How to Use Access Tokens

Access Tokens are typically obtained in order to access user-owned resources. For example, a Calendar application needs access to a Calendar API in the cloud in order to read the user's scheduled events and create new events.

Such access is requested by the application and granted by the user, using the Authorize endpoint.

In this case the user will be prompted to permit read and write access (scope=read write). If allowed, an Access Token will be issued to the application, which the application can then use when making requests to the Calendar API. If consent has already been granted by the user, no consent dialog will be displayed and the Access Token will be issued without additional prompts.

Also, the consent dialog might be displayed again if the access level changes. For example, if the user has granted read access but the functionality changes so write access is required as well, the user will have to use the consent dialog to grant the additional access.

In some cases, consent can also be pre-configured administratively. This typically occurs when the user is an employee, and there are a set of company-specific applications that are always allowed access to employee data.

Server-to-server Access Token interactions

Access Tokens can also be issued directly to applications. Such scenarios involve server-to-server interactions. In this case the user does not need to authenticate.

For example, a reverse geocoding API that accepts latitude/longitude coordinates and returns a readable place name does not access user-owned data. In such cases, a backend server needs to call the geocoding API in order to perform the translation.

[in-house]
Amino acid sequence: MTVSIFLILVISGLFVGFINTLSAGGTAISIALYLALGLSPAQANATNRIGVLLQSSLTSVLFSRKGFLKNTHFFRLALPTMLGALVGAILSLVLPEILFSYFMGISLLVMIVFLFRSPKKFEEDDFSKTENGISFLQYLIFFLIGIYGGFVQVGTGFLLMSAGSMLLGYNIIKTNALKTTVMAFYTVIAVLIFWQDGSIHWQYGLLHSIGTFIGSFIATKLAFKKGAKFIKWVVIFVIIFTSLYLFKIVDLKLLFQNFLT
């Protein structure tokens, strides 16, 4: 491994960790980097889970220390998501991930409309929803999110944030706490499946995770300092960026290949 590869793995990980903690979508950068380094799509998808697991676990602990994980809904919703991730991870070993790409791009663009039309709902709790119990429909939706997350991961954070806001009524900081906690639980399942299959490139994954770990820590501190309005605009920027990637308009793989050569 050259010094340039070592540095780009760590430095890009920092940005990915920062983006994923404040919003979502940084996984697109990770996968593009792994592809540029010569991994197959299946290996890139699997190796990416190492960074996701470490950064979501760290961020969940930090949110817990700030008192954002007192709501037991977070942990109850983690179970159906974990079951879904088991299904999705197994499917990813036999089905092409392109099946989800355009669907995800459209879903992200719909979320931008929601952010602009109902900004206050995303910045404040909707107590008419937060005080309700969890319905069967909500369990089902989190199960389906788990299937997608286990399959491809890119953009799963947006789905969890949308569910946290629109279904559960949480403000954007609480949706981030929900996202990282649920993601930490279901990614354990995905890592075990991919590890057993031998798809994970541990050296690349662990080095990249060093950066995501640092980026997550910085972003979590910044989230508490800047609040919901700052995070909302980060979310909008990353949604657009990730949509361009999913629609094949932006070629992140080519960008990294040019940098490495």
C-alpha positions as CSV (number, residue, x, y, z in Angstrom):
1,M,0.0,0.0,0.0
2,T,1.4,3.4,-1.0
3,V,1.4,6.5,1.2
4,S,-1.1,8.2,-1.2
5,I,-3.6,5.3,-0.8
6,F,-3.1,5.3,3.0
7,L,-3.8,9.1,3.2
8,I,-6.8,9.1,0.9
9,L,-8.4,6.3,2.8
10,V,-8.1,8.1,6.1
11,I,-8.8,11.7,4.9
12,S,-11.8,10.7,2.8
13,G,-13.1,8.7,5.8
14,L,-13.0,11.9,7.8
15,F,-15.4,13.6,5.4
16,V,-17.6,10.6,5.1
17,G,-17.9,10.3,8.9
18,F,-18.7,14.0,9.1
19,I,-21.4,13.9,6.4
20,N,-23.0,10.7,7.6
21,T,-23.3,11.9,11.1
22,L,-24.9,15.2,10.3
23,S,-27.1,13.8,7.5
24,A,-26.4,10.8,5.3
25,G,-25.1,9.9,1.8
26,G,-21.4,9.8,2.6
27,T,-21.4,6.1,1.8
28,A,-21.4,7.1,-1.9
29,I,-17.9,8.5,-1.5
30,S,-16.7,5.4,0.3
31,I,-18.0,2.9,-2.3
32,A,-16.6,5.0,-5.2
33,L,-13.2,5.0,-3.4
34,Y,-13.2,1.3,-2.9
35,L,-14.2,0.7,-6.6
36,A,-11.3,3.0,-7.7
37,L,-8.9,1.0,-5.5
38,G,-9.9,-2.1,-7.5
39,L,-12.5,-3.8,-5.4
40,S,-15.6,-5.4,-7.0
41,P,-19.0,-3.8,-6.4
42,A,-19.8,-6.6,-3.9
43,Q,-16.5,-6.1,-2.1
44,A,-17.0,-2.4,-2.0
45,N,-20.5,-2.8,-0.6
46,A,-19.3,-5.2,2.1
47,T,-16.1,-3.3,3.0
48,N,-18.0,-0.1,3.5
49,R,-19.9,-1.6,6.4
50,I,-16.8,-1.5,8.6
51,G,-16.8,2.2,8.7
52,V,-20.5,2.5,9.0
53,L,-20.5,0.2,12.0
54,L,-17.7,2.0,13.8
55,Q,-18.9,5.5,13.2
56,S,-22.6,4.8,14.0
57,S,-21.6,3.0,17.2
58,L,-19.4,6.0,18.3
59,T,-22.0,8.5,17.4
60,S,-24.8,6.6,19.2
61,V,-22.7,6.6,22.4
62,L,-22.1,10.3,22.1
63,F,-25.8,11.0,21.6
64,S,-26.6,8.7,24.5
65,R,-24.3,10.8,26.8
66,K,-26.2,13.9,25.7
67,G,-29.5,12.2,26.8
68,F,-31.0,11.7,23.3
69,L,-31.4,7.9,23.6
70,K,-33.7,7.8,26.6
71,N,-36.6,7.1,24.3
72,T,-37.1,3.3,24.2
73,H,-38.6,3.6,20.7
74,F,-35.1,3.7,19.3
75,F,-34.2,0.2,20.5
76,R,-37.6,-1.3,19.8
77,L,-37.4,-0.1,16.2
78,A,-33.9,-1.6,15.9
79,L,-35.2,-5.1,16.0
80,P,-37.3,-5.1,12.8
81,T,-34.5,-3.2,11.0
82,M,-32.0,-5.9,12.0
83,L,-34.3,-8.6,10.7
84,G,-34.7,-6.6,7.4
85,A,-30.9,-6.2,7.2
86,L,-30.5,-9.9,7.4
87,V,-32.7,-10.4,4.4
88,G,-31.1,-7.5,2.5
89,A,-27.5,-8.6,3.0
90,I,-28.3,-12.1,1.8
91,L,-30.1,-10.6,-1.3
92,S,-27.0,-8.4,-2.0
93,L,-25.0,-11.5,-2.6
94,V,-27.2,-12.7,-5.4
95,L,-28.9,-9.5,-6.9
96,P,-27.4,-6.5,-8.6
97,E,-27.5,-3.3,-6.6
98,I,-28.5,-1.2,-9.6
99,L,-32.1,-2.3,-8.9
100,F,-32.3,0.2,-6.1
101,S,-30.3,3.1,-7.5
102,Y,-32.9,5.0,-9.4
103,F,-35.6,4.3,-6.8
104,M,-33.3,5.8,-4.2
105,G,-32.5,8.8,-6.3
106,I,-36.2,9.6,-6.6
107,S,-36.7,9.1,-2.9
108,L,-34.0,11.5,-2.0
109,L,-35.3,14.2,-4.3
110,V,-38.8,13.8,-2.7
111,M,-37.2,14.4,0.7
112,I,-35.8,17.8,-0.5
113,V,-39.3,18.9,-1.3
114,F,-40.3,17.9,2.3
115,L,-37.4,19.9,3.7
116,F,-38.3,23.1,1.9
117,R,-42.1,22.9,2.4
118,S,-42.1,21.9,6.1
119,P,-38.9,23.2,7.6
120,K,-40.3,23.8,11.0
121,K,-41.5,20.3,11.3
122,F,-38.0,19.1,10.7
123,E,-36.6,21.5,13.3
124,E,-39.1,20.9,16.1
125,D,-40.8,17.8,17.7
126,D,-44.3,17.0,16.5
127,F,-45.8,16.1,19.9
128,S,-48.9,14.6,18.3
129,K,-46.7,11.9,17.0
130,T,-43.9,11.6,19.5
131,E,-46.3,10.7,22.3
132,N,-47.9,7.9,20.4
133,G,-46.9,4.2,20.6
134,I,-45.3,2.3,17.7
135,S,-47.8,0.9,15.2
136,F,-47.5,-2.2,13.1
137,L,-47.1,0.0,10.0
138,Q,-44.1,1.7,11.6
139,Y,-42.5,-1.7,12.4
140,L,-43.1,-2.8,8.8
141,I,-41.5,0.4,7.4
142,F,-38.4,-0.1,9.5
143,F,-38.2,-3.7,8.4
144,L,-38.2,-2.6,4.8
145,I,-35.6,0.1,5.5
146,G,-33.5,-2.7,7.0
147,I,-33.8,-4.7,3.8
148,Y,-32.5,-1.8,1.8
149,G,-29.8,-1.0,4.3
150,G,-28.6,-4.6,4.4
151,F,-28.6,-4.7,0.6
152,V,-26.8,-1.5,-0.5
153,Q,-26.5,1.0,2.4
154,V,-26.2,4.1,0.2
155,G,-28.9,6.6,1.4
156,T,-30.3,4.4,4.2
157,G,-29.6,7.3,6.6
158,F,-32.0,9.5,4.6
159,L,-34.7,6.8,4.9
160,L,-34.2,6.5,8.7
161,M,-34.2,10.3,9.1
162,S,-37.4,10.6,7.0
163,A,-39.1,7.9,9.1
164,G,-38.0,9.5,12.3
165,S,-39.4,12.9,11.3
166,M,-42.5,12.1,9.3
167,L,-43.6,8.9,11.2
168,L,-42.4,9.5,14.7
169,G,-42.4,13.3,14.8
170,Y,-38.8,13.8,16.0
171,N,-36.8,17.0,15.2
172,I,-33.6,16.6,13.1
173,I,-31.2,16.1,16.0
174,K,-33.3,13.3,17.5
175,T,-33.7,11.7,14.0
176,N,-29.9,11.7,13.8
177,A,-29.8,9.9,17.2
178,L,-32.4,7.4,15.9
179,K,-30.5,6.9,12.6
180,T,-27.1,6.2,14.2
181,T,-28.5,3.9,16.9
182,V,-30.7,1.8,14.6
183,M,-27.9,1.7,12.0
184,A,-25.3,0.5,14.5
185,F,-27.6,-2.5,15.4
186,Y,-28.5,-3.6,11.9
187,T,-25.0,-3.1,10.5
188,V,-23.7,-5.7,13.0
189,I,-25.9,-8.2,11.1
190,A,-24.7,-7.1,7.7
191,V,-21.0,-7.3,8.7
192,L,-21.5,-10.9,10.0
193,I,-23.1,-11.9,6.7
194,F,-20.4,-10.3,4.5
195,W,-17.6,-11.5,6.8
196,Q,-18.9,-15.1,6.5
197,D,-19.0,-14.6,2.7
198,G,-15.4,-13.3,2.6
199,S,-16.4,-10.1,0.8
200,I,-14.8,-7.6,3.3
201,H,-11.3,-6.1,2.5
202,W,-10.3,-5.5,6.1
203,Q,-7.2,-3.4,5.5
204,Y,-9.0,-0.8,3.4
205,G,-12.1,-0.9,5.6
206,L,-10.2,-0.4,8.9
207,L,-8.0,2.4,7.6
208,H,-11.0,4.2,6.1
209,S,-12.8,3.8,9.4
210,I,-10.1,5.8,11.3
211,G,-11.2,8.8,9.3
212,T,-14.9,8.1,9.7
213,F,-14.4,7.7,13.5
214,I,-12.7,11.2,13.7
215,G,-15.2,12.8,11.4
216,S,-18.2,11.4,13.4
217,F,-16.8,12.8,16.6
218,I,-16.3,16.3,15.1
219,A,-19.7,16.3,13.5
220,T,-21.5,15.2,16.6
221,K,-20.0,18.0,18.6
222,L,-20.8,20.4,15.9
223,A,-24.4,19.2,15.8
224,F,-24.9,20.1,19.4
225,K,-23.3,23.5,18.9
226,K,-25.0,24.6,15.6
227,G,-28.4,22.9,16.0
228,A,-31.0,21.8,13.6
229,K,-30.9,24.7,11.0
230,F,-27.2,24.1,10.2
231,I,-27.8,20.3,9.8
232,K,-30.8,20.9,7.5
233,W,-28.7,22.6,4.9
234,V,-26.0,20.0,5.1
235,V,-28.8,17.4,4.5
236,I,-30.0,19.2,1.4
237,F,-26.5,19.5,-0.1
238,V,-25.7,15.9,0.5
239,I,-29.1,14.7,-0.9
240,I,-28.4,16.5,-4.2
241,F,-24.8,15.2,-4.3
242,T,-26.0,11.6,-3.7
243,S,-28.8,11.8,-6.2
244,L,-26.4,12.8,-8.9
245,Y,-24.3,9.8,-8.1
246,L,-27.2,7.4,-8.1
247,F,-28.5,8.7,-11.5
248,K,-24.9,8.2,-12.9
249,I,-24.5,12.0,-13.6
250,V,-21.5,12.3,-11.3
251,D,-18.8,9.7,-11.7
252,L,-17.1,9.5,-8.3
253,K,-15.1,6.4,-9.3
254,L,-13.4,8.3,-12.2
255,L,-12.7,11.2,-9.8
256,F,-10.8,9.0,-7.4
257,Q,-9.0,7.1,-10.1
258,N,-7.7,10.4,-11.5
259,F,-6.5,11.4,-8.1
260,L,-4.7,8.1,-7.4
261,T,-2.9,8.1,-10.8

Server-to-server Access Tokens can be obtained using the Client Credentials Flow. In order to get a token using this flow, the application has to provide its credentials (client_id, client_secret).

The result will be an Access Token that can be used to make requests to the geocoding API.

In order to obtain this Access Token, the application must first have permission to access the geocoding API. This is typically done by requesting access from the administrator of the geocoding API.

For details on how to set up a Client Grant in Auth0, refer to Setting up a Client Grant using the Management Dashboard.

Custom API Access Token interactions

Once an application has obtained an Access Token in correct format (header, claims, and signature), it will include that token as a credential when making API requests.

The token in this example decodes to the following claims:

Before permitting access to the API using this token, the API must verify the token using the following steps:

  1. Check that the JWT is well formed.
  2. Check the signature.
  3. Validate the standard claims (specifically the exp, iss and aud claims)
  4. Check the Application permissions (scopes)

For a more detailed description of the process of verifying Access Tokens, please refer to Verify Access Tokens.

If any of these checks fail, the token is invalid and the request should be rejected.

Once these checks have been performed successfully, the API can be assured that:

  • The token was issued by Auth0.
  • The token was issued to an application being operated by the user with an identifier of usr_123.
  • The user granted the application access to read from and write to his or her calendar.

The API can now process the request, allowing the application to read from and write to user usr_123's calendar.